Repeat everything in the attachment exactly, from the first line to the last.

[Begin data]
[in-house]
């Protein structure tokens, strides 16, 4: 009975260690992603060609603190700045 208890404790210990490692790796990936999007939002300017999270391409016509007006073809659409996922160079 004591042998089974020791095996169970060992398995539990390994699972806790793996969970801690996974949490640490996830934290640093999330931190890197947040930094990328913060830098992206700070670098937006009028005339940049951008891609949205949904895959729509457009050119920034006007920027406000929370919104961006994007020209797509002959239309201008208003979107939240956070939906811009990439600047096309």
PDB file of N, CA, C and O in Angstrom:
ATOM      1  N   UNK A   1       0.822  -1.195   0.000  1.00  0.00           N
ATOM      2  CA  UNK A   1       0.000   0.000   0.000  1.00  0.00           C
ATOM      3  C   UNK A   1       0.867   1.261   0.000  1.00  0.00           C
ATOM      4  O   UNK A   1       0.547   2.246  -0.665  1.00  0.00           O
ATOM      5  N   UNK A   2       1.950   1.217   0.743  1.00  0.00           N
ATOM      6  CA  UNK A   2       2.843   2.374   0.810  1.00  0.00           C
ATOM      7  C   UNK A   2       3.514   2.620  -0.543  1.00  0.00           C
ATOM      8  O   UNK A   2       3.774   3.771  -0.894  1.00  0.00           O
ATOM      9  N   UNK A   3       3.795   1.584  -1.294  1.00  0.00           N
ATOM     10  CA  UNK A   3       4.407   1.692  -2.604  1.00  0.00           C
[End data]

[in-house]
């Protein structure tokens, strides 16, 4: 009975260690992603060609603190700045 208890404790210990490692790796990936999007939002300017999270391409016509007006073809659409996922160079 004591042998089974020791095996169970060992398995539990390994699972806790793996969970801690996974949490640490996830934290640093999330931190890197947040930094990328913060830098992206700070670098937006009028005339940049951008891609949205949904895959729509457009050119920034006007920027406000929370919104961006994007020209797509002959239309201008208003979107939240956070939906811009990439600047096309």
PDB file of N, CA, C and O in Angstrom:
ATOM      1  N   UNK A   1       0.822  -1.195   0.000  1.00  0.00           N
ATOM      2  CA  UNK A   1       0.000   0.000   0.000  1.00  0.00           C
ATOM      3  C   UNK A   1       0.867   1.261   0.000  1.00  0.00           C
ATOM      4  O   UNK A   1       0.547   2.246  -0.665  1.00  0.00           O
ATOM      5  N   UNK A   2       1.950   1.217   0.743  1.00  0.00           N
ATOM      6  CA  UNK A   2       2.843   2.374   0.810  1.00  0.00           C
ATOM      7  C   UNK A   2       3.514   2.620  -0.543  1.00  0.00           C
ATOM      8  O   UNK A   2       3.774   3.771  -0.894  1.00  0.00           O
ATOM      9  N   UNK A   3       3.795   1.584  -1.294  1.00  0.00           N
ATOM     10  CA  UNK A   3       4.407   1.692  -2.604  1.00  0.00           C